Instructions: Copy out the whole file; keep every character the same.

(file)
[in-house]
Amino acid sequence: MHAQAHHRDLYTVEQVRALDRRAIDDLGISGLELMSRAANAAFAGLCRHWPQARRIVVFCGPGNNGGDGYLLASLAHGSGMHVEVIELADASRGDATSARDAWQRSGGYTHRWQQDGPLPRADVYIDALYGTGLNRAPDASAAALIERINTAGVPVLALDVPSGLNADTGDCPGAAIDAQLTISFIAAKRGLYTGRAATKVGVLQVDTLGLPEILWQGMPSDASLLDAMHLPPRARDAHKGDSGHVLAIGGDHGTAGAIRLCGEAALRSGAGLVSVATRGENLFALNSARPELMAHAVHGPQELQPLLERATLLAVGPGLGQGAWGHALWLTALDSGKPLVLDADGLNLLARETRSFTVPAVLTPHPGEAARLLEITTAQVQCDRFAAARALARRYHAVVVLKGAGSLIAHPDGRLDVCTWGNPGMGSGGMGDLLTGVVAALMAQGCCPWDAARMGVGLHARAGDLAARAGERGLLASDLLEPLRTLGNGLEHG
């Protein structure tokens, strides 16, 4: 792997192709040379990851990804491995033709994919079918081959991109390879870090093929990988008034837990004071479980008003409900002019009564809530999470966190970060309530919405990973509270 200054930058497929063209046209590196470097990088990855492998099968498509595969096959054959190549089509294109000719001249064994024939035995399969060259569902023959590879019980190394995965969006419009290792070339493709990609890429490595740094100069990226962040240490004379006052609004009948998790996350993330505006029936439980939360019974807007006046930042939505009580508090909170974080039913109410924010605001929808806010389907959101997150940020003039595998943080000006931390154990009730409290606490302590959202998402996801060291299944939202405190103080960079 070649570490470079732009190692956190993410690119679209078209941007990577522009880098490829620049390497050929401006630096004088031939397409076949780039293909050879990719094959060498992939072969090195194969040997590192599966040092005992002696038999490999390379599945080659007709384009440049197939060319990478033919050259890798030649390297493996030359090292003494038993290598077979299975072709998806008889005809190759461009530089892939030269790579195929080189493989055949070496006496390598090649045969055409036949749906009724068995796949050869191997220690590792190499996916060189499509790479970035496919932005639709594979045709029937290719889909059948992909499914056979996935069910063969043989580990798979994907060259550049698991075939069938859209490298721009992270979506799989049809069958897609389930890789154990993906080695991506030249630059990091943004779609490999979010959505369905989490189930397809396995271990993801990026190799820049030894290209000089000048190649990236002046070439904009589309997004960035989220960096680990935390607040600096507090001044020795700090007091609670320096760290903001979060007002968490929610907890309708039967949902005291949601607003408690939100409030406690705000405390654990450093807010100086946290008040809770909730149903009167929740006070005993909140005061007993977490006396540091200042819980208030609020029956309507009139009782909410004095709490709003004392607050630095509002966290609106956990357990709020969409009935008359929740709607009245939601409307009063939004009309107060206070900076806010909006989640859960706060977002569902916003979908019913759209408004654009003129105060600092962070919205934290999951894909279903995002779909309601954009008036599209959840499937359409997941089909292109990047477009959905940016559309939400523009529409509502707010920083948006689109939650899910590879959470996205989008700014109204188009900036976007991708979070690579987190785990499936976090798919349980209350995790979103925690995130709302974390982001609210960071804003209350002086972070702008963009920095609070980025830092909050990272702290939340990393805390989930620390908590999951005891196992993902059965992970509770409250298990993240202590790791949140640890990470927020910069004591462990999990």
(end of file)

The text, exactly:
[in-house]
Amino acid sequence: MHAQAHHRDLYTVEQVRALDRRAIDDLGISGLELMSRAANAAFAGLCRHWPQARRIVVFCGPGNNGGDGYLLASLAHGSGMHVEVIELADASRGDATSARDAWQRSGGYTHRWQQDGPLPRADVYIDALYGTGLNRAPDASAAALIERINTAGVPVLALDVPSGLNADTGDCPGAAIDAQLTISFIAAKRGLYTGRAATKVGVLQVDTLGLPEILWQGMPSDASLLDAMHLPPRARDAHKGDSGHVLAIGGDHGTAGAIRLCGEAALRSGAGLVSVATRGENLFALNSARPELMAHAVHGPQELQPLLERATLLAVGPGLGQGAWGHALWLTALDSGKPLVLDADGLNLLARETRSFTVPAVLTPHPGEAARLLEITTAQVQCDRFAAARALARRYHAVVVLKGAGSLIAHPDGRLDVCTWGNPGMGSGGMGDLLTGVVAALMAQGCCPWDAARMGVGLHARAGDLAARAGERGLLASDLLEPLRTLGNGLEHG
């Protein structure tokens, strides 16, 4: 792997192709040379990851990804491995033709994919079918081959991109390879870090093929990988008034837990004071479980008003409900002019009564809530999470966190970060309530919405990973509270 200054930058497929063209046209590196470097990088990855492998099968498509595969096959054959190549089509294109000719001249064994024939035995399969060259569902023959590879019980190394995965969006419009290792070339493709990609890429490595740094100069990226962040240490004379006052609004009948998790996350993330505006029936439980939360019974807007006046930042939505009580508090909170974080039913109410924010605001929808806010389907959101997150940020003039595998943080000006931390154990009730409290606490302590959202998402996801060291299944939202405190103080960079 070649570490470079732009190692956190993410690119679209078209941007990577522009880098490829620049390497050929401006630096004088031939397409076949780039293909050879990719094959060498992939072969090195194969040997590192599966040092005992002696038999490999390379599945080659007709384009440049197939060319990478033919050259890798030649390297493996030359090292003494038993290598077979299975072709998806008889005809190759461009530089892939030269790579195929080189493989055949070496006496390598090649045969055409036949749906009724068995796949050869191997220690590792190499996916060189499509790479970035496919932005639709594979045709029937290719889909059948992909499914056979996935069910063969043989580990798979994907060259550049698991075939069938859209490298721009992270979506799989049809069958897609389930890789154990993906080695991506030249630059990091943004779609490999979010959505369905989490189930397809396995271990993801990026190799820049030894290209000089000048190649990236002046070439904009589309997004960035989220960096680990935390607040600096507090001044020795700090007091609670320096760290903001979060007002968490929610907890309708039967949902005291949601607003408690939100409030406690705000405390654990450093807010100086946290008040809770909730149903009167929740006070005993909140005061007993977490006396540091200042819980208030609020029956309507009139009782909410004095709490709003004392607050630095509002966290609106956990357990709020969409009935008359929740709607009245939601409307009063939004009309107060206070900076806010909006989640859960706060977002569902916003979908019913759209408004654009003129105060600092962070919205934290999951894909279903995002779909309601954009008036599209959840499937359409997941089909292109990047477009959905940016559309939400523009529409509502707010920083948006689109939650899910590879959470996205989008700014109204188009900036976007991708979070690579987190785990499936976090798919349980209350995790979103925690995130709302974390982001609210960071804003209350002086972070702008963009920095609070980025830092909050990272702290939340990393805390989930620390908590999951005891196992993902059965992970509770409250298990993240202590790791949140640890990470927020910069004591462990999990």